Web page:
Executive Interview: Eric Barron, Director of NCAR
Climate Modeling for Greater Good
Editor's Note: Eric Barron is now President of Florida State University, as of Feb. 1, 2010.
Eric Barron took the helm as Director of the National Center for Atmospheric Research (NCAR) in July 2008. NCAR was established in 1960 to support research on atmospheric, ocean and Earth science, and to study the impacts of climate and weather. It is a scientific research lab sponsored by the National Science Foundation. This represents a full circle for Barron, whose early career in climate studies began with a Cray Supercomputing Fellowship at NCAR in 1976.
Imaging Notes: Would you talk about using Earth remote sensing in unique and novel ways? How do geospatial technologies fit into NCAR?
Barron: They fit in extraordinarily diverse ways. For example, satellite data are absolutely critical to validate the predictive models that we produce. If you are going to develop a climate model to predict decades into the future, you really better make sure that you do a good job of predicting the present day. We have an abundance of surface measurements, but they don’t cover the entire planet, and they certainly don’t cover the vertical structure of the atmosphere.
NCAR also probably produces the most advanced weather forecast models in the world. And one of the things that make weather forecast models good is their ability to simulate the current state of the atmosphere. Because basically what these models are doing is sitting there with a particular condition, a pressure temperature that defines the next step in the motion of the atmosphere. So the better you are at having the current structure of the atmosphere, the better you’re able to calculate the next step based on the equations that define the atmosphere. We call this a simulation. So your ability to simulate data is a critical factor in your ability to make a good weather forecast.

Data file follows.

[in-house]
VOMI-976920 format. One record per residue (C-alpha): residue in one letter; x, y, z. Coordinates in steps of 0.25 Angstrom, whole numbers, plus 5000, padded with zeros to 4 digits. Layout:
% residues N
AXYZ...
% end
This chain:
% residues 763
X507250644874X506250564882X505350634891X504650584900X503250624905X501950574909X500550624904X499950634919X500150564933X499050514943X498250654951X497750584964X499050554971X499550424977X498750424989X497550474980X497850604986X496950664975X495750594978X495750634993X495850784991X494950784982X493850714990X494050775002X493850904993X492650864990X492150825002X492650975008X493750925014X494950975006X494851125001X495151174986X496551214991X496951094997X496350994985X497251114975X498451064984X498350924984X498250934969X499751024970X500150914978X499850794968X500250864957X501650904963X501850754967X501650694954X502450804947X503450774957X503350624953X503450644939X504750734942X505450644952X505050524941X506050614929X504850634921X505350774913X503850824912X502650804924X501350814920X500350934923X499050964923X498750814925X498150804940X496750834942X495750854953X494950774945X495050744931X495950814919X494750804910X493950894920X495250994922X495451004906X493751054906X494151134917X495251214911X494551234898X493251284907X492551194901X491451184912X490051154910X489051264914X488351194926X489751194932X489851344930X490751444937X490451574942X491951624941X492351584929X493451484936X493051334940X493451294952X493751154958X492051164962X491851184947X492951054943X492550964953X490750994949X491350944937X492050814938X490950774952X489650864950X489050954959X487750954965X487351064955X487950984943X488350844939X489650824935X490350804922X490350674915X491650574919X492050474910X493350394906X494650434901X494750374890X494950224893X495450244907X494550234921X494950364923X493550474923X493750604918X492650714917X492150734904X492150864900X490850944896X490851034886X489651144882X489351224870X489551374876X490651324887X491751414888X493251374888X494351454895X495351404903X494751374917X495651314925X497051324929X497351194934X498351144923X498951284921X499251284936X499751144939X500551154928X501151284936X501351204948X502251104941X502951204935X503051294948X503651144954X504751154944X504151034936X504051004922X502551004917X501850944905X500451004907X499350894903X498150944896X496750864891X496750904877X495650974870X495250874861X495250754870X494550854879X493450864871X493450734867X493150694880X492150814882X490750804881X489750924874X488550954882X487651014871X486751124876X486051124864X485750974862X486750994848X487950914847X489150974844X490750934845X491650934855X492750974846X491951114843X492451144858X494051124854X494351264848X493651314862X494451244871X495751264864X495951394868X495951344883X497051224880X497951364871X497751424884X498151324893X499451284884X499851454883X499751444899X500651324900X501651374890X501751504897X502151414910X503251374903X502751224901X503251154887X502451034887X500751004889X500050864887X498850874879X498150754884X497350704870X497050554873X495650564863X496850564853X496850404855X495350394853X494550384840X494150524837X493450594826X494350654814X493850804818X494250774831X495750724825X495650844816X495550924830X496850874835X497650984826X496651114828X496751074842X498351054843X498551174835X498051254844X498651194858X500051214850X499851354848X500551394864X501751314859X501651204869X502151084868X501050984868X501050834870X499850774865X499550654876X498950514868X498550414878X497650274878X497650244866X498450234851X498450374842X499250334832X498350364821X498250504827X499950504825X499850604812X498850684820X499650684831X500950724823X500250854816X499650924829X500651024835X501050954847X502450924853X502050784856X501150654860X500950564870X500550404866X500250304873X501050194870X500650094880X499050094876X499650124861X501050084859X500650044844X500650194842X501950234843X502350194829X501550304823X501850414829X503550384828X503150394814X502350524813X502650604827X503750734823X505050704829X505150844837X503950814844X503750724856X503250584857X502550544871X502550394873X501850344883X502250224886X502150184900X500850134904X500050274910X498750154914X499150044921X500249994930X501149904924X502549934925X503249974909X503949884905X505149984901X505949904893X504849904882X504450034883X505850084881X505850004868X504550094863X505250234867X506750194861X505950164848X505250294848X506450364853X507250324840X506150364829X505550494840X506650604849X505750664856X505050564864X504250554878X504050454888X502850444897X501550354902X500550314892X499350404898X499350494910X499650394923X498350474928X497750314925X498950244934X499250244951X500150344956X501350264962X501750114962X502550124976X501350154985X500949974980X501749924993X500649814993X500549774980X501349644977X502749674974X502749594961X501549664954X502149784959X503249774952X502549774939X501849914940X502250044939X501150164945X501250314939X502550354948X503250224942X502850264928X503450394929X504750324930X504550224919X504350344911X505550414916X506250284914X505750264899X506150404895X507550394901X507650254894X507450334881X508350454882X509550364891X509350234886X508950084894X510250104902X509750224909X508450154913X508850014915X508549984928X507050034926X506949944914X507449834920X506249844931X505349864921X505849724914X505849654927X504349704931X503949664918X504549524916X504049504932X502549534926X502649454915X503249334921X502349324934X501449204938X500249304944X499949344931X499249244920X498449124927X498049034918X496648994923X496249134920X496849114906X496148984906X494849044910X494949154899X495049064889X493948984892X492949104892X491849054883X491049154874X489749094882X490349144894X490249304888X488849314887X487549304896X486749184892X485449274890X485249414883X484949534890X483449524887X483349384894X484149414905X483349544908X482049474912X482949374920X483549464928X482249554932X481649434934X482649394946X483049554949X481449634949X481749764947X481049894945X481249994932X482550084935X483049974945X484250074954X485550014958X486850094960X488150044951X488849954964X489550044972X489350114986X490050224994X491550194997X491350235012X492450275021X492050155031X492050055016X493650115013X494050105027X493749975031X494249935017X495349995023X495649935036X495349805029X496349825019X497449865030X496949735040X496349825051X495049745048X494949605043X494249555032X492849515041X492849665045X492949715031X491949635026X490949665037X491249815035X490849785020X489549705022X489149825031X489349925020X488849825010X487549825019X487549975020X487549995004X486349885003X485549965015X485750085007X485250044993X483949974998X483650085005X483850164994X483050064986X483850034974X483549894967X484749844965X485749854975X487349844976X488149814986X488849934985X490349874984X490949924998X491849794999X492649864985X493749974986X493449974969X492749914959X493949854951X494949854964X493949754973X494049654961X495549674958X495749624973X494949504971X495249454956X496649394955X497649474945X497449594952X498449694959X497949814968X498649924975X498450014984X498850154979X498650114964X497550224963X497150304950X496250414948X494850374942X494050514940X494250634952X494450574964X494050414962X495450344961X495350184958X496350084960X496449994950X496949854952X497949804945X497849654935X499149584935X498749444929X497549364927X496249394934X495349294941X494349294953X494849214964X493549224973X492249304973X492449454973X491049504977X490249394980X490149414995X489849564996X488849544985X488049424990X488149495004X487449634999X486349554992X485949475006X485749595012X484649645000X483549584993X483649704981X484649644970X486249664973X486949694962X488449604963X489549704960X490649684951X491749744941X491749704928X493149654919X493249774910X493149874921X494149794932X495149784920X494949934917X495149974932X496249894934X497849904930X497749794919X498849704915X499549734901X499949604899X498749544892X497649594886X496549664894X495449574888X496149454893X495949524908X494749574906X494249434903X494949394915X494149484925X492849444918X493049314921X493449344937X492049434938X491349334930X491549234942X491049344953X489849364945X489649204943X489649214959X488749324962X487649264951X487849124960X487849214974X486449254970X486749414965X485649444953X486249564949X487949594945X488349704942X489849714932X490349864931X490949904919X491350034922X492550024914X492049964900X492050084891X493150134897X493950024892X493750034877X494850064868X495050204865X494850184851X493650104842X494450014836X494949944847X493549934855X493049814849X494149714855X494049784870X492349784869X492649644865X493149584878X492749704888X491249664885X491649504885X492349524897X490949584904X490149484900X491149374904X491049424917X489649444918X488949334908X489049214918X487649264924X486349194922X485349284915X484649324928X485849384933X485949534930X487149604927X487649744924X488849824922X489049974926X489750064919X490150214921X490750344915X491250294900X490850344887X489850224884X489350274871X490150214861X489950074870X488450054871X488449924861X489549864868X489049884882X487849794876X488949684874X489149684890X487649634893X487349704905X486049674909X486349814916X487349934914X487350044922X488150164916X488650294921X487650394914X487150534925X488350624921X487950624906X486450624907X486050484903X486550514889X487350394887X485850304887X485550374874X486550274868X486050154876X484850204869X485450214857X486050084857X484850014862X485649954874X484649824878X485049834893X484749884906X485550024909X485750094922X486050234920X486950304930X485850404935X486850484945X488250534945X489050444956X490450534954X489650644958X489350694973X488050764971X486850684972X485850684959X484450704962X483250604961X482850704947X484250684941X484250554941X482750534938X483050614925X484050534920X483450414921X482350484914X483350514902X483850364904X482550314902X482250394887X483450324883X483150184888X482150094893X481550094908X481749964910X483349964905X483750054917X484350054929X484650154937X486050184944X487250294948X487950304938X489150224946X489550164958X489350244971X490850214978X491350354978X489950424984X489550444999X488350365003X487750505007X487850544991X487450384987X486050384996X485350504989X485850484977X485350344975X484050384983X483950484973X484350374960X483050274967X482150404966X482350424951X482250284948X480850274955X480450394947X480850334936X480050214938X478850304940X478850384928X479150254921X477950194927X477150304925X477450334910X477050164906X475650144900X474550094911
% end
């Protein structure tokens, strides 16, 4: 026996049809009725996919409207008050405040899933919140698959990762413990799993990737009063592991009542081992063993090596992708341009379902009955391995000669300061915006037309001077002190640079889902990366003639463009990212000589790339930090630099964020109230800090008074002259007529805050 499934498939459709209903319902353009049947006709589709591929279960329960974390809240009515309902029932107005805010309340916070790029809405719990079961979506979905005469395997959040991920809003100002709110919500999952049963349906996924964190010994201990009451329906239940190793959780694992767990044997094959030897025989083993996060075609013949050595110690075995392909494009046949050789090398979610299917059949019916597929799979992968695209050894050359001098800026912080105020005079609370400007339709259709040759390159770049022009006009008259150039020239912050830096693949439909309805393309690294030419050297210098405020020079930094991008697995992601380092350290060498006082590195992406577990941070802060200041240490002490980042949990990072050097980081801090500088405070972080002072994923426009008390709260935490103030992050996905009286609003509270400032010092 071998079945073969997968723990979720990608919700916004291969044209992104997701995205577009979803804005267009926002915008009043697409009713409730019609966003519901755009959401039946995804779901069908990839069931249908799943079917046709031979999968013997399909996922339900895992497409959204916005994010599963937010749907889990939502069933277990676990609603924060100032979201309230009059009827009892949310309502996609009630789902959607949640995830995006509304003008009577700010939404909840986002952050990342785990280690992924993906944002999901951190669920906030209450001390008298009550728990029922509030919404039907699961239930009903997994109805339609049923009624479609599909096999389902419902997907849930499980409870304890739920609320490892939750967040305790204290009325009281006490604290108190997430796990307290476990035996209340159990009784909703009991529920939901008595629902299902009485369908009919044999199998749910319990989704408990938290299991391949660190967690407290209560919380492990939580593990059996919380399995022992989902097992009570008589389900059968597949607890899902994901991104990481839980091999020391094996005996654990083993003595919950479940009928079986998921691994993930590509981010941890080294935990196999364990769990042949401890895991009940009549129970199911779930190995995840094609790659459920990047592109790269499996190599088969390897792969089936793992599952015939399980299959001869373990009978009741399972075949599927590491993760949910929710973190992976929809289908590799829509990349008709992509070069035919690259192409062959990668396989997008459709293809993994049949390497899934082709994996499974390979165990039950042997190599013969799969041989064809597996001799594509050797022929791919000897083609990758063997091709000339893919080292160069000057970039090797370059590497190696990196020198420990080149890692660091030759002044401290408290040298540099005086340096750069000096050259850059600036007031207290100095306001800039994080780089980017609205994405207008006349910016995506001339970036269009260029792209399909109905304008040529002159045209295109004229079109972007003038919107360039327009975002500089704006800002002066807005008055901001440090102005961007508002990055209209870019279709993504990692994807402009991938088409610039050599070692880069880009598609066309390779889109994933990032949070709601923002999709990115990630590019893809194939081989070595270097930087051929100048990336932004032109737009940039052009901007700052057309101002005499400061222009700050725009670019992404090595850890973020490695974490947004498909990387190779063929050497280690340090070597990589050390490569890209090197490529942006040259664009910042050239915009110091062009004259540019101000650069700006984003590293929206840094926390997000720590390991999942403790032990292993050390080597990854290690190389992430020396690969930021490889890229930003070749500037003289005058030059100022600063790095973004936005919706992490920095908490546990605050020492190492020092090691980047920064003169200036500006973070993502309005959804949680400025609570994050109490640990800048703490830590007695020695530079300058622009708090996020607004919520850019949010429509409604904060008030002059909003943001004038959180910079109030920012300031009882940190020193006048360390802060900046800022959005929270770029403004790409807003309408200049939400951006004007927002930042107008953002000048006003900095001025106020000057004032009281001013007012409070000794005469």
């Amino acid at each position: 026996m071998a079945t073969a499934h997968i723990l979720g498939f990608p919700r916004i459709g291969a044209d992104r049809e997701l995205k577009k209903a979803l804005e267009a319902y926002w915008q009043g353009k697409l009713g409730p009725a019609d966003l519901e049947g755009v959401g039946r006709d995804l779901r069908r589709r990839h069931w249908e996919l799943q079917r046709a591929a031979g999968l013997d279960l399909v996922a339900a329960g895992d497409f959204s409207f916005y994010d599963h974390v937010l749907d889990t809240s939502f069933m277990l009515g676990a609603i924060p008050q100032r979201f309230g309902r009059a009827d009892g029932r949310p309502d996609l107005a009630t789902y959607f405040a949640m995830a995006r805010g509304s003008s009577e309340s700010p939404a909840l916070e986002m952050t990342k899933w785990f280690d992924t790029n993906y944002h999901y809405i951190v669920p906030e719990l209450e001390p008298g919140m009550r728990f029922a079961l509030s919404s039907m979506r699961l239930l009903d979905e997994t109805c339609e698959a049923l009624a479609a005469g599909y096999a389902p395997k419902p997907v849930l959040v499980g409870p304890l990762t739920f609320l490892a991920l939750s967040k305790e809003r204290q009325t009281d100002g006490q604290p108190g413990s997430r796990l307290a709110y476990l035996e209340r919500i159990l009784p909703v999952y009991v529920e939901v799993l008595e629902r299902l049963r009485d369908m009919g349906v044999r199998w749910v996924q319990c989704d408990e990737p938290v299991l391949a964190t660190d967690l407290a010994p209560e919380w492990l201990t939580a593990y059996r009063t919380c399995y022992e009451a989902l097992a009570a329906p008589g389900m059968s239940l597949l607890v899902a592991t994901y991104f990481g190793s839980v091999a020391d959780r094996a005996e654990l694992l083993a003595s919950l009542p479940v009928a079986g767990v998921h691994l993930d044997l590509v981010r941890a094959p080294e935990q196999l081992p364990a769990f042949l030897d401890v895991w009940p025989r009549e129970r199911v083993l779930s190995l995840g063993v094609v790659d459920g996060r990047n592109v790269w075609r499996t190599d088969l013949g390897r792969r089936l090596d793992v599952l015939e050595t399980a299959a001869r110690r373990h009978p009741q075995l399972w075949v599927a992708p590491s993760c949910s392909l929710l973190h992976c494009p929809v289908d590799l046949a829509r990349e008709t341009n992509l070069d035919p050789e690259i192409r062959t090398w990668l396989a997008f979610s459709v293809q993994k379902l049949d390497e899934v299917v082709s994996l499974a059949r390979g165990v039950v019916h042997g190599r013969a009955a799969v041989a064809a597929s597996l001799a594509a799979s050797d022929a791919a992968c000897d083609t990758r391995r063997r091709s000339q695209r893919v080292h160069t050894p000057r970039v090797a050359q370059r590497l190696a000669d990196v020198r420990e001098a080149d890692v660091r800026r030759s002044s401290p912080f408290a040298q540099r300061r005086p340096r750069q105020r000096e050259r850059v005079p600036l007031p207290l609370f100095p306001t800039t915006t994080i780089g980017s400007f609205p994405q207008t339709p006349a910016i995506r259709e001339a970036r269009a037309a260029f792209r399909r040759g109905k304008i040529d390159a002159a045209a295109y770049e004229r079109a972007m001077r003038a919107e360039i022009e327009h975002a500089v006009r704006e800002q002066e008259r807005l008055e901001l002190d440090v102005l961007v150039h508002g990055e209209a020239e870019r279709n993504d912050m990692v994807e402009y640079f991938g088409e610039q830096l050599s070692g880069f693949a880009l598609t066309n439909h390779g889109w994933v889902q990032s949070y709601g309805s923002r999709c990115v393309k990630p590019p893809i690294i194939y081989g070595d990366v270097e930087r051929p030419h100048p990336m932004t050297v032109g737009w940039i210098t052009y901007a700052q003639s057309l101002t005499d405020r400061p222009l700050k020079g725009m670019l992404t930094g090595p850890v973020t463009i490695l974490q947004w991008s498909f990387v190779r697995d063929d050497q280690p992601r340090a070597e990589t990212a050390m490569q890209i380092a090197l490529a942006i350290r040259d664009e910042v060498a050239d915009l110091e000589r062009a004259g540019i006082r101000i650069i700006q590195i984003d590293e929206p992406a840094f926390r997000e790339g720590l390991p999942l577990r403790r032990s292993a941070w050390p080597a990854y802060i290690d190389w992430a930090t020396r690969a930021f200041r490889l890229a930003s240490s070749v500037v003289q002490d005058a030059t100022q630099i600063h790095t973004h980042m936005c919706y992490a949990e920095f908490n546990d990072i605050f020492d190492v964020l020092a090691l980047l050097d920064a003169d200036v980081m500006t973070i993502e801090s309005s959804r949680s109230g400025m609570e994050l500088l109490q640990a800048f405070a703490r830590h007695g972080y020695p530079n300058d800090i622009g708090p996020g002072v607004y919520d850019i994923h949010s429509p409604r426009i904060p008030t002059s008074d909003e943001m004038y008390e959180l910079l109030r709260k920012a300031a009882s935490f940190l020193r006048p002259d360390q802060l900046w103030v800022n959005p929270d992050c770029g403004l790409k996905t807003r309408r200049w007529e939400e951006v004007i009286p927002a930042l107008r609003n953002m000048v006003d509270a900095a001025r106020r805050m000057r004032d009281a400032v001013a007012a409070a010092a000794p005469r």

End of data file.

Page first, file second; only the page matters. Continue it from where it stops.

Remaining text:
The satellite information is a critical element, and of course, attribution of the degree to which the planet is changing, how it’s changing, and what is causing it to change, are also data-critical elements of our program. It’s hard to find parts of NCAR for which remote sensing and geospatial technologies aren’t significant.
Imaging Notes: Are there enough technically trained people to be able to utilize the data and to design the models?
Barron: I would say we’re much more budget-constrained than talent-constrained. Most of our dollars come directly from the federal government to support NCAR’s mission, and a substantial amount comes from federal grants and contracts that are based on proposed ideas. That limits the number of people that we can hire.
We do have an advantage that makes us successful on the talent side of things. We have 73 partner universities with whom we have tremendous collaboration. Eighty-five percent of the proposals that we write have a university collaboration in one fashion or another. NCAR is part of an enormous talent pool that contains a very significant number of people.
Imaging Notes: Are universities doing enough to get people up to speed in areas that you need them to be?
Barron: Universities have trouble contributing to the workforce in large-scale models and in observational systems, because those are large expensive enterprises that require a significant number of years to accomplish. For instance, if you were going to look at NASA awards and instrument development, I suspect there are fewer universities that are capable of playing in that game today than there used to be, because to work on a mission may require, from beginning to end, a decade of effort. And then it stops. How do you maintain that faculty and workforce within a university environment?
There’s a scale issue there in that, if you’re large enough, you can maintain. But a lot of universities are just not in that game anymore. If you’re not in that game, how do you train students? You know, there are a lot of people who say that your career can be made or not made just on whether you actually get an instrument launched in your career. This is challenging for a university environment, and as a consequence we’re probably not developing the talent pool that we’d really like.
A model of NCAR’s facilities in the foothills of Boulder, Colo.
Imaging Notes: How does NCAR plan to align itself with national needs in global climate change?
Barron: The most fundamental contribution that we will provide is advancing our capability to produce and develop climate models and to use them for various applications. The knowledge that is powerful to a society is an ability to anticipate what’s going to happen next. It’s that ability to anticipate, to forecast, to predict. If you can anticipate, you can take advantage of it, either to work on environmental stewardship, to do something economic, or to help protect life and property.